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A deep dive into the charges against ‘birth tourism’ agency operators

A pregnant woman stands in front of the entrance of Hong Kong Immigration Department on June 29, 2007 in Hong Kong, China.
A pregnant woman stands in front of the entrance of Hong Kong Immigration Department on June 29, 2007 in Hong Kong, China.
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Twenty people have been charged in the largest-ever crackdown on businesses that help Chinese women travel to the United States to give birth to babies who automatically are American citizens, authorities said Thursday.

Three people were arrested in Southern California on charges including conspiracy, visa fraud and money laundering. More than a dozen others have also been charged in cases stemming from three so-called birth tourism businesses, with many believed to be in China, the U.S. Attorney's office said. It is the first time the United States has criminally prosecuted birth tourism operators, said Thom Mrozek, a spokesman for the U.S. attorney's office.

The businesses - which were raided by federal agents in 2015 - billed Chinese women tens of thousands of dollars to travel to California to deliver their babies in American hospitals so the children would automatically obtain U.S. citizenship, prosecutors said. It isn't illegal to visit the United States while pregnant but authorities said the businesses touted the benefits of having U.S. citizen babies and had women hide their pregnancies while seeking travel visas and lie about their planned trips.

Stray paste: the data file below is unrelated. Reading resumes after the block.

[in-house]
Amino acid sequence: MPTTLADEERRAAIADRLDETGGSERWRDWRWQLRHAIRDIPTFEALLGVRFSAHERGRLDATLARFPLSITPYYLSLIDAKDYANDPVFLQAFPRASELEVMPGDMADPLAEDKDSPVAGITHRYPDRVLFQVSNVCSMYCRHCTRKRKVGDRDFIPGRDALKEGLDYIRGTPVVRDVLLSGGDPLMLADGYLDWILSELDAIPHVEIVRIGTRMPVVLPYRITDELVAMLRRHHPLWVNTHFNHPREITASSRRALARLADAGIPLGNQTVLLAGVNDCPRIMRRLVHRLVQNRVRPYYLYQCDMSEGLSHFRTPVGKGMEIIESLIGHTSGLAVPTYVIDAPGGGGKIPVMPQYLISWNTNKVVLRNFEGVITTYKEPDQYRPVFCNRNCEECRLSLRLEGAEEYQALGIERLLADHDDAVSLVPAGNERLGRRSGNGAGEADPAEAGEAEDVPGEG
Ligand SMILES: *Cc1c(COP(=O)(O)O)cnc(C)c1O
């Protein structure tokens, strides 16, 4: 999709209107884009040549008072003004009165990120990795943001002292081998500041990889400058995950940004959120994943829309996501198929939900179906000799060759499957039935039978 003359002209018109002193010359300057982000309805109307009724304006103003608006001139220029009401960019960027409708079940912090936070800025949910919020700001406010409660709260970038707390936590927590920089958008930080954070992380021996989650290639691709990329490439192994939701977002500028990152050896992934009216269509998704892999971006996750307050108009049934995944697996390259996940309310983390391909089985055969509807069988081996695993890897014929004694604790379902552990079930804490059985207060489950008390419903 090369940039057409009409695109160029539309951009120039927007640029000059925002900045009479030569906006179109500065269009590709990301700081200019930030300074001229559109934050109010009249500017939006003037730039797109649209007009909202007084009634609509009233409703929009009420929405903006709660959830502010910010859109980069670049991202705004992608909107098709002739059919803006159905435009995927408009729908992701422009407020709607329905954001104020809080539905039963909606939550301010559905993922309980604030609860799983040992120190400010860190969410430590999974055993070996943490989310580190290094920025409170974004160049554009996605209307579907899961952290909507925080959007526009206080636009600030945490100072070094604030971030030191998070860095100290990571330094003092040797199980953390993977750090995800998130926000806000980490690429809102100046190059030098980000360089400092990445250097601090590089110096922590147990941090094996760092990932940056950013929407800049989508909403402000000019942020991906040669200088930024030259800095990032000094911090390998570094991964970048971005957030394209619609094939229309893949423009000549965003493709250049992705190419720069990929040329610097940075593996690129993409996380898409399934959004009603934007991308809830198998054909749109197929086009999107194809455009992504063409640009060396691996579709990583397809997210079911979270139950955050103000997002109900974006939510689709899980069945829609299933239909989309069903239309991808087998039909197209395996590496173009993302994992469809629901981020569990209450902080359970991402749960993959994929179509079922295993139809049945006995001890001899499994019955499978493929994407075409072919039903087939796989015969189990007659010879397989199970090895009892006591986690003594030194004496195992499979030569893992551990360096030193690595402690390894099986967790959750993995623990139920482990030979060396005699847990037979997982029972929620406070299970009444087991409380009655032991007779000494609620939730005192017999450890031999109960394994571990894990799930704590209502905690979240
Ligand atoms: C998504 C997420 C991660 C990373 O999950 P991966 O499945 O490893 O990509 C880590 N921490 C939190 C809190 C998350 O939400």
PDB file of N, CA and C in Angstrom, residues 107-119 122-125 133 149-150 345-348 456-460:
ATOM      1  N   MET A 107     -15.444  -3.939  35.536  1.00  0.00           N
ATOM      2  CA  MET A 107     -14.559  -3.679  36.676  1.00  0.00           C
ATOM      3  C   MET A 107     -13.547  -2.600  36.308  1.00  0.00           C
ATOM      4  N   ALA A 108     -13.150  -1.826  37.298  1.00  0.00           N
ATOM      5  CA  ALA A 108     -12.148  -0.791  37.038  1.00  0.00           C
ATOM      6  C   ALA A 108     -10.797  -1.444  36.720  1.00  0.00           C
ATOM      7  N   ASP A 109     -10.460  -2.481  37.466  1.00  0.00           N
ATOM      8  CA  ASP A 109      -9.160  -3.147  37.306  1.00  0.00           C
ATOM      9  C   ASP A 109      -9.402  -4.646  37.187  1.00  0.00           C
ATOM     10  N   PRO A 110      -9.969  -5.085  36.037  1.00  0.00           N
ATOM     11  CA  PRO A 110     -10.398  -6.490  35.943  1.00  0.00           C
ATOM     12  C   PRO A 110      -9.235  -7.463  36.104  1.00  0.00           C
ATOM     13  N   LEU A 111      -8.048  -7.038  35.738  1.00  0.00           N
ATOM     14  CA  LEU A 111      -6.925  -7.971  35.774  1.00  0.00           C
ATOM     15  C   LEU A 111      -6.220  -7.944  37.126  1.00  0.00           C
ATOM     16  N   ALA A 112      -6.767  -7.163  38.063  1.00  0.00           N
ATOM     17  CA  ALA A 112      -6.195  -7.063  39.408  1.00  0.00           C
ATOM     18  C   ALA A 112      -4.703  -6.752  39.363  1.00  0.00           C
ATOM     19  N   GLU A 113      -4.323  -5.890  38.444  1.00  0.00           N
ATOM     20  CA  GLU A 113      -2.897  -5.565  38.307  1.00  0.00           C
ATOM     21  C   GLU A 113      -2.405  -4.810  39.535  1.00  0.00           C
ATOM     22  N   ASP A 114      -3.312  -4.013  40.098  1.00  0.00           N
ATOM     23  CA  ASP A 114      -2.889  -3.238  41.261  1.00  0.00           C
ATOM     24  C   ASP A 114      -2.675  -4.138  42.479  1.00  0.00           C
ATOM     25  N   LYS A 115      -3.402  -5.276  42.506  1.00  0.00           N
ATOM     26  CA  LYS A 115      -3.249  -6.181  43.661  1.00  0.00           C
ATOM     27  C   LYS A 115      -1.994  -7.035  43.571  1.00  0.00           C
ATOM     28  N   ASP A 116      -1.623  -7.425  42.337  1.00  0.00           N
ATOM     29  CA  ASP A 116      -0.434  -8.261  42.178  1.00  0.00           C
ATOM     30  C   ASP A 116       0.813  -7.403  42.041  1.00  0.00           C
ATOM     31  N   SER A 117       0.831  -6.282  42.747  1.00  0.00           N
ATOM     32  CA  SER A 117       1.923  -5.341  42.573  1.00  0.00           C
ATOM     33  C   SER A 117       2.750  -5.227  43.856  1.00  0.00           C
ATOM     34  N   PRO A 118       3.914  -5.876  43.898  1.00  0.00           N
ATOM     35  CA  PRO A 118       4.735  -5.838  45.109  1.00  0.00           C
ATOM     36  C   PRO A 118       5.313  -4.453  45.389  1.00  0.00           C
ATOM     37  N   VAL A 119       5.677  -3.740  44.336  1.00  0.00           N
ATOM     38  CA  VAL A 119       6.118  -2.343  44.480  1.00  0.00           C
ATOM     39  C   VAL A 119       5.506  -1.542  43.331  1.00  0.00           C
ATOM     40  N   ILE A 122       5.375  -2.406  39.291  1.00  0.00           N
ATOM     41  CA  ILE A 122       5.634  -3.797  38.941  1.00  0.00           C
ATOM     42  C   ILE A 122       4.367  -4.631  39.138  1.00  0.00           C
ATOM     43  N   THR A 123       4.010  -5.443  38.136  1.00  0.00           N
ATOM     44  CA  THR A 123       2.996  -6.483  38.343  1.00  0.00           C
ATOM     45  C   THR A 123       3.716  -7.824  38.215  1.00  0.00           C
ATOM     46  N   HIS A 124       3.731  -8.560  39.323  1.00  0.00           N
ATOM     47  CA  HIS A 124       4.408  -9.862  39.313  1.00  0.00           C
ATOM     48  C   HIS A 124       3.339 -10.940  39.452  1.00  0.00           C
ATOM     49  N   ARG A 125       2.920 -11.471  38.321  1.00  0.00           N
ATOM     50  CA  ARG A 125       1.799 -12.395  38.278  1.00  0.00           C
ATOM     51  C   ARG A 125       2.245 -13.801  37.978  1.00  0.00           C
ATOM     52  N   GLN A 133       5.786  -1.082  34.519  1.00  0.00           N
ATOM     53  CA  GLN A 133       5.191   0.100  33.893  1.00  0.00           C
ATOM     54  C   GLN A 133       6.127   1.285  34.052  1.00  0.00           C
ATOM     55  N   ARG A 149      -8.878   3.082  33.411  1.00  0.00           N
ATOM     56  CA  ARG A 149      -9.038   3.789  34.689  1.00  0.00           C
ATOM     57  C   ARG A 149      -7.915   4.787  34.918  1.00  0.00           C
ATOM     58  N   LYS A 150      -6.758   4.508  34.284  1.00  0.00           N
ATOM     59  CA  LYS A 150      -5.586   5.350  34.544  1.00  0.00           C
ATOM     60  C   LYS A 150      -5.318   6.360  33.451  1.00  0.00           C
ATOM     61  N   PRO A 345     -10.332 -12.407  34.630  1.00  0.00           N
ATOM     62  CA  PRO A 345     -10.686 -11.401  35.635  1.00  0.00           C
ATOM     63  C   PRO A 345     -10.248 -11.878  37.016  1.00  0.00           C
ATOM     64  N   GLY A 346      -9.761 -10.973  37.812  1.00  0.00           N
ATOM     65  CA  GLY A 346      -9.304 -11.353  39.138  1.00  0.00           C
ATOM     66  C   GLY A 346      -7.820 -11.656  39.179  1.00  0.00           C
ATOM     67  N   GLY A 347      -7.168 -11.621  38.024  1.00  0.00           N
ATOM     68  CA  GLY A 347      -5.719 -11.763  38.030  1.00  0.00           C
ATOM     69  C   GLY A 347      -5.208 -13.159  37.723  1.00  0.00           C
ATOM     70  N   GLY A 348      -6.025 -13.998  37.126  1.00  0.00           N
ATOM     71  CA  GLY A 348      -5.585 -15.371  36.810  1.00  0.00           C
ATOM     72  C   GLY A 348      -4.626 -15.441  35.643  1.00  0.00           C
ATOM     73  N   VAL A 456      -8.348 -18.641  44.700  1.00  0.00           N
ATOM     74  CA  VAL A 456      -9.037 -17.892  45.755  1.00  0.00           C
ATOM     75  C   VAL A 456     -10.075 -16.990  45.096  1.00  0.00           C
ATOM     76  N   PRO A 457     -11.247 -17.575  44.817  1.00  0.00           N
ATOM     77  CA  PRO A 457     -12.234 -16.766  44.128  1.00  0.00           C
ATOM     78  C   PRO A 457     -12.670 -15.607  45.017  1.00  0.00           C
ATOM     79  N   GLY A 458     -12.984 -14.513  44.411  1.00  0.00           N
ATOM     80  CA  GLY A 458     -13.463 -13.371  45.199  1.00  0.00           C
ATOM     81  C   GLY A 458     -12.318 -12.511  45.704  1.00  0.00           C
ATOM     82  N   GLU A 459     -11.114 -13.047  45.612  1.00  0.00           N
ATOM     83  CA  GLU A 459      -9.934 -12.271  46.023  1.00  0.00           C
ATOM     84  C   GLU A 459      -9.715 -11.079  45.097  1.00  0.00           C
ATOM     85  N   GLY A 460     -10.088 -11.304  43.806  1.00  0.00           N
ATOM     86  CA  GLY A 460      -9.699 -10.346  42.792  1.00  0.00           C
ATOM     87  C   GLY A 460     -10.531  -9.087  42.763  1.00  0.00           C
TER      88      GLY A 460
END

One business allegedly coached women to tell consular officials they planned to visit a Trump hotel in Hawaii when really they would spend three months at an apartment in Irvine, California to give birth. U.S. authorities said the businesses not only engaged in fraud but have created a national security risk. Their customers - some who work for the Chinese government - have secured American citizenship for children who can later move back to the United States, and once they're 21 years old, sponsor their parents for green cards.

With files from the Associated Press.


Nick Hanna, U.S. Attorney for the Central District of California, which includes Los Angeles and six other counties

Roxana Kopetman, staff writer at the Orange County Register and Southern California News Group who’s been following the story

Yong Chen, professor of history at UC Irvine where his research focus includes Asian American and immigration history